One of the most remarkable evidences of antiquarian uncertainty is to be found in the doubt which so long existed, and which is not even yet altogether dissipated, as to the manner in which our poet's name should be spelled, or, rather, as to what the name really was. It has been written Chacksper, Shaxpere, Shakspere, Shakespere, Shakespeyre, Schakespeire, Schackspere, Shackspeare, Shakspeare, and Shakespeare. Malone stood out for Shakspeare, and was followed by Steevens, Bowdler, Drake, De Quincey, Guizot, and others. Knight adopted Shakspere, but was not successful in making that spelling popular. Rowe, Pope, Theobald, Hanmer, Dr. Johnson, Hazlitt, Dyce, and Halliwell preferred Shakespeare as at once the most correct and most euphonious orthography. This spelling is supported by the following authentic documents, which seem to put its accuracy beyond a doubt :- First, A certificate which was presented in the year 1589 to the Privy Council by her Majesty's Players and “Sharers in the Blackfriars' Play-house,” which bears the signature inter alios of William Shakespeare; Second, In 1596 the same company presented a Petition to the Privy Council, which contains the same signature; Third, In a preface to one of the plays published in 1598 it is written—"As Plautus and Seneca are accounted the best for tragedy and comedy among the Latins, so Shakespeare, among the English, is the most excellent in both kinds for the stage;" Fourth, The patent of James I., dated at Westminster, 19th May, 1603, in favour of the players acting at the Globe, is headed Pro Laurentio Fletcher et Willielmo Shakespeare, et aliis; Fifth, Among the papers in Dulwich College there is a letter of Mrs. Edward Alleyn, dated 20th Oct., 1603, in which she writes,—“About a weeke agoe there came a youthe who said he was known unto you and Mr. Shakespeare of the Globe;" Sixth, In Lintot's edition of the Poems, which appeared in 1709, the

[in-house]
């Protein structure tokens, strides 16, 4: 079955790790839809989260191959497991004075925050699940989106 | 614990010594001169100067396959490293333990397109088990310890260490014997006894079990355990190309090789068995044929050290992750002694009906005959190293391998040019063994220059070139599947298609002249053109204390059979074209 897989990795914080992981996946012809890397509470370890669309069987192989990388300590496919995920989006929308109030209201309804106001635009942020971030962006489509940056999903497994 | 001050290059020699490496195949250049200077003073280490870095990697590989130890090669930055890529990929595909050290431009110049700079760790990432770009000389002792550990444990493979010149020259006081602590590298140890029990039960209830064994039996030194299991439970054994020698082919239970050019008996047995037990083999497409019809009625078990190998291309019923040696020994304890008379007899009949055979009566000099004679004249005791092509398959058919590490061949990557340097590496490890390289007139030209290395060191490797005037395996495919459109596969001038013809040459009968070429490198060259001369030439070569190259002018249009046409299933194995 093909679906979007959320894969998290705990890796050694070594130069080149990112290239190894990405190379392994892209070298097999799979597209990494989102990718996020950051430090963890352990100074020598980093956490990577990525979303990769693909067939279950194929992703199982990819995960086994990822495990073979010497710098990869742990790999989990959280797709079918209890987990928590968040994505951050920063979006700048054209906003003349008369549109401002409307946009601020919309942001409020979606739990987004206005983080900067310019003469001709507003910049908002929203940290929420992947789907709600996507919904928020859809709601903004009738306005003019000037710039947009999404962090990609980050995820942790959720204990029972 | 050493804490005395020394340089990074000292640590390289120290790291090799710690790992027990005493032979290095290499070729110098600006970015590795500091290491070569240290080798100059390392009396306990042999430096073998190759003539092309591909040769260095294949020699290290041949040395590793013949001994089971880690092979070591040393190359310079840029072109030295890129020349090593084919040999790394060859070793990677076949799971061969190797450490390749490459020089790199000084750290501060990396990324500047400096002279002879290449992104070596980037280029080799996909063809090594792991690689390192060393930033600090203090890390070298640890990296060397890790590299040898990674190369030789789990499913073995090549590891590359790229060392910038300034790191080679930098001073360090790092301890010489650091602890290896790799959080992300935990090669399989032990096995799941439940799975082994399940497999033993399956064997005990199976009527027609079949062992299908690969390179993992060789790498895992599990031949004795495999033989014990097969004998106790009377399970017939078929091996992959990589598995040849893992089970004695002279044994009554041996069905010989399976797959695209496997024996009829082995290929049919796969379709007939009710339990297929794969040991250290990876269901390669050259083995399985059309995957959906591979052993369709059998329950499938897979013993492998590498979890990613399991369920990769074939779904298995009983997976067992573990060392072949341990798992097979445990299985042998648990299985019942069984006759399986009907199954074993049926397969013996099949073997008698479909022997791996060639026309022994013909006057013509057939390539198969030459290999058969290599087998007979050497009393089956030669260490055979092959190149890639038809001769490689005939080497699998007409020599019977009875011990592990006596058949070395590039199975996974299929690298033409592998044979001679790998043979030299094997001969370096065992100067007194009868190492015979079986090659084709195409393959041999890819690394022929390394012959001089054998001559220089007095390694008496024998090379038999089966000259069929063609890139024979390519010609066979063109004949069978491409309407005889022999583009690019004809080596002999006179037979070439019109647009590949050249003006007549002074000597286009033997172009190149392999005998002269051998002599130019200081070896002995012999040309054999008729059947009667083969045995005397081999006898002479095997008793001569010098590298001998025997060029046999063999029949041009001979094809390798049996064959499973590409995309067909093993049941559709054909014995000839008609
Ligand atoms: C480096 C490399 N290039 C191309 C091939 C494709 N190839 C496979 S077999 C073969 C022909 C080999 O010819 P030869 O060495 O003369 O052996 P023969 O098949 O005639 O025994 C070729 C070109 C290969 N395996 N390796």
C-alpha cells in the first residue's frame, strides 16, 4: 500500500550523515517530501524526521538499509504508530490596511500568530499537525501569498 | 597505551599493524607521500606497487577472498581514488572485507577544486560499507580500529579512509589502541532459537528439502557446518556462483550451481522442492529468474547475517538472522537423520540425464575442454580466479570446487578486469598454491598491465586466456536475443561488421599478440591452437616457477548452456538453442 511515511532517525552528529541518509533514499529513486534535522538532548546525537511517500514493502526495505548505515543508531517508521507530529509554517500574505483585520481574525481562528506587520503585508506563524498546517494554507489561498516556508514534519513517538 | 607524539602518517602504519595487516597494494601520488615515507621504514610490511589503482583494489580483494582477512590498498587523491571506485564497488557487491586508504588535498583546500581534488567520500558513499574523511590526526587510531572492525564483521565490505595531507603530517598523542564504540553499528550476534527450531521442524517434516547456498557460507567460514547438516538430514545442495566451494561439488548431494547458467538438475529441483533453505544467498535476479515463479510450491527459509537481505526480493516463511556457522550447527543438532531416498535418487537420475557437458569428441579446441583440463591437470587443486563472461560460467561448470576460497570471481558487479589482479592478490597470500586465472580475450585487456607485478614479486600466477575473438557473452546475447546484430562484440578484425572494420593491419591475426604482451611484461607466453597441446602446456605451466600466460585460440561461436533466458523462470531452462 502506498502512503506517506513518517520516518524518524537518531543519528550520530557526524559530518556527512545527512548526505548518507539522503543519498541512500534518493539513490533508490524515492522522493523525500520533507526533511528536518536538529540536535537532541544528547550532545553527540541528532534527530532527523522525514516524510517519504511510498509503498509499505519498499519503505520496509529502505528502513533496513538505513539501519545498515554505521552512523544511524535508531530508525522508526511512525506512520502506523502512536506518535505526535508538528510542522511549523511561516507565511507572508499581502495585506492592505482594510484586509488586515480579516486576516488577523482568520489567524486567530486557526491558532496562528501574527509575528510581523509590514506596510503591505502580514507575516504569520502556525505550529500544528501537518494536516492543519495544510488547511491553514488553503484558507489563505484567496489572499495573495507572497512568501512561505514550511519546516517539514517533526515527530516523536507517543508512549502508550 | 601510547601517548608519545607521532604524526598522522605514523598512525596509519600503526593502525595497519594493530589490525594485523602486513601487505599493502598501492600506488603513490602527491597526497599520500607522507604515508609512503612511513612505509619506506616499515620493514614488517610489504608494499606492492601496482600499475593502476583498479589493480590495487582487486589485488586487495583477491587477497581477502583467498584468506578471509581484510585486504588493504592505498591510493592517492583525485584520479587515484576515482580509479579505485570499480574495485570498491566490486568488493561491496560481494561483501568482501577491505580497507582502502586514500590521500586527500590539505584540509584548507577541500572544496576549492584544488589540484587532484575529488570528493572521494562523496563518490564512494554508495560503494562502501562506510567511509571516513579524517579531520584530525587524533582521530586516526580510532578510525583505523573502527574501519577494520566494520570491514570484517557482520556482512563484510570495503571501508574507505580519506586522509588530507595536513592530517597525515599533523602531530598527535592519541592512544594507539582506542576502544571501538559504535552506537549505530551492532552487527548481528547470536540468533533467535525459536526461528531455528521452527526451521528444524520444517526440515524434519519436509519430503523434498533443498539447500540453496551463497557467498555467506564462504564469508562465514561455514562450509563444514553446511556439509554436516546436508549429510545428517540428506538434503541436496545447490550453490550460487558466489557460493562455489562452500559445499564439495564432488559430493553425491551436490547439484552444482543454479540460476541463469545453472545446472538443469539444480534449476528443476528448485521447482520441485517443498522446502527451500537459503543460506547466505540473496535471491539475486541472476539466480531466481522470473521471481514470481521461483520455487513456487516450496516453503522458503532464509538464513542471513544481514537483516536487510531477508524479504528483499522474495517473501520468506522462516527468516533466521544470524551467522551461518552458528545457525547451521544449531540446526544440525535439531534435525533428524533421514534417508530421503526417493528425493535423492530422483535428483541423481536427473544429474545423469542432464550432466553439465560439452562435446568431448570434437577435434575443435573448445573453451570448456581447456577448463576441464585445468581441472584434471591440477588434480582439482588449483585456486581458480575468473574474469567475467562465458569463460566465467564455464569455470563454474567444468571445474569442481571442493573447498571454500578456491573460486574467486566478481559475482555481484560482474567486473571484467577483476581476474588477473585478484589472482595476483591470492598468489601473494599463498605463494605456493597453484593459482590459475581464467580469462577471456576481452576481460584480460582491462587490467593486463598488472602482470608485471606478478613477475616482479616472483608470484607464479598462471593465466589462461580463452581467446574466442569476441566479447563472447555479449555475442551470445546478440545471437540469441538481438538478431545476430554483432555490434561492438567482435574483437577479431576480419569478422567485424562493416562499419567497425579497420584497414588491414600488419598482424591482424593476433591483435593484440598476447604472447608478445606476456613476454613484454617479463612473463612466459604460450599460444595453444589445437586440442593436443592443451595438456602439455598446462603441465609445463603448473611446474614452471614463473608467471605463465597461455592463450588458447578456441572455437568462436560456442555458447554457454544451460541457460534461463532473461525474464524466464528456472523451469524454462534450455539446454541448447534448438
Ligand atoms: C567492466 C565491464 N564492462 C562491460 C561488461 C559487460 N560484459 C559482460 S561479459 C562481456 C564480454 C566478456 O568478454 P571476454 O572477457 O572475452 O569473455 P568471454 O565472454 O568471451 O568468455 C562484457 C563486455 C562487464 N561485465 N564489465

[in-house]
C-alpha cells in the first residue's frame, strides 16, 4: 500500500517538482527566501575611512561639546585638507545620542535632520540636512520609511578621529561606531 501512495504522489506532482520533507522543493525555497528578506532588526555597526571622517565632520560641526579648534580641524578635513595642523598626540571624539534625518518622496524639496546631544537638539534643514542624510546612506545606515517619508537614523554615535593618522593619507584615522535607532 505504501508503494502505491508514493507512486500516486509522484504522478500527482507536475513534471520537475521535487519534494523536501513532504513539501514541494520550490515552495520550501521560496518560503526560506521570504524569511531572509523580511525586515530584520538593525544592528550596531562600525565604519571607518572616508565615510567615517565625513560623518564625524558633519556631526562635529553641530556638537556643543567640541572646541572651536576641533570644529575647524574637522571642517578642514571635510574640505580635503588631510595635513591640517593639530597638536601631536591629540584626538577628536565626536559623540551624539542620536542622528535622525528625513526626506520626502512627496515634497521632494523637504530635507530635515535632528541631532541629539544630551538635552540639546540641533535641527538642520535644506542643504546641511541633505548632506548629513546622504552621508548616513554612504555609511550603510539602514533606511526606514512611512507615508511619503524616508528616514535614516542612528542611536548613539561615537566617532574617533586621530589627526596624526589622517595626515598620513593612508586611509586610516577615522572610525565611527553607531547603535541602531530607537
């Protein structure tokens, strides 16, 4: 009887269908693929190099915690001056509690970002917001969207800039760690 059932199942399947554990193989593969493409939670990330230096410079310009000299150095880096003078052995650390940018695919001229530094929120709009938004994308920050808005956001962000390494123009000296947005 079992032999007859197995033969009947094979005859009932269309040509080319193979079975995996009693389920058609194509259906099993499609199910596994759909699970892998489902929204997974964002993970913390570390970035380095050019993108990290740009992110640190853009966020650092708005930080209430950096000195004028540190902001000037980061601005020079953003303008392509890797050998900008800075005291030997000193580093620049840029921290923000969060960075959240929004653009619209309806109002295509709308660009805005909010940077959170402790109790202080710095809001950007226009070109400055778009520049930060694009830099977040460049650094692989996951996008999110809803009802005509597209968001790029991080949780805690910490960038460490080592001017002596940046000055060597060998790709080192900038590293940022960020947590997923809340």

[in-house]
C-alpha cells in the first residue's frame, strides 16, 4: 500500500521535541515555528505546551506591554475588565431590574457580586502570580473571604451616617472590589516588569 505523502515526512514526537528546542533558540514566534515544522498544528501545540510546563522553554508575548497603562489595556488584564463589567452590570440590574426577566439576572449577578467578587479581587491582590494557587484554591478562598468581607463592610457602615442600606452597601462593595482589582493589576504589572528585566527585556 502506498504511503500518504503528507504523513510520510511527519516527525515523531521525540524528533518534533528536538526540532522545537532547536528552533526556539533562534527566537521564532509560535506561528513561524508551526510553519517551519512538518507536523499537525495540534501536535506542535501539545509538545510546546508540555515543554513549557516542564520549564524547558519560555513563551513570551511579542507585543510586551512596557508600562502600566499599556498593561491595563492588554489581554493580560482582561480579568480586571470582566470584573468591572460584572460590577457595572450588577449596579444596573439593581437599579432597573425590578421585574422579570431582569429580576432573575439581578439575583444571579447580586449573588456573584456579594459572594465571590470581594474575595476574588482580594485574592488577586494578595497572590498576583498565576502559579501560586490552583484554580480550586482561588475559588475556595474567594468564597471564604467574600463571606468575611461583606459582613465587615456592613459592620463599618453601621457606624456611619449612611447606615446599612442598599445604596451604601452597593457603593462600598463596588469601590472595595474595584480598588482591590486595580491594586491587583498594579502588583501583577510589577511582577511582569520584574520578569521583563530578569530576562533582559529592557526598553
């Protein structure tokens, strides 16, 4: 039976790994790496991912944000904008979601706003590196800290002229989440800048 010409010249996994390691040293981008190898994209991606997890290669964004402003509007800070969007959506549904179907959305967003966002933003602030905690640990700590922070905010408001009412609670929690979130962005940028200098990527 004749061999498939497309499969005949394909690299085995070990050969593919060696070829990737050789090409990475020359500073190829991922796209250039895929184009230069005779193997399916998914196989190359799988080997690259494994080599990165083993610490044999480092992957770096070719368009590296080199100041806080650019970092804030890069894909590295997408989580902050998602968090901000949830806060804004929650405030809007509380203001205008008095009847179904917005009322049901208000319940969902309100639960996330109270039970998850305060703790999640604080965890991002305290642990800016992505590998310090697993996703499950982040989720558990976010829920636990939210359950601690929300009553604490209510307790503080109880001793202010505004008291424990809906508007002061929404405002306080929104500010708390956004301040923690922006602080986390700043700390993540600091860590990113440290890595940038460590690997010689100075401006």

“ That most learned prince and great pattern of learning, King James the First, was pleased with his own hand to write an amicable letter to Mr. Shakespeare, which letter, though now lost, remained long in the hands of Sir William Davenant, as a credible person now living can testify;" Seventh, In the Diary of the Rev. John Ward, vicar of

Editor says,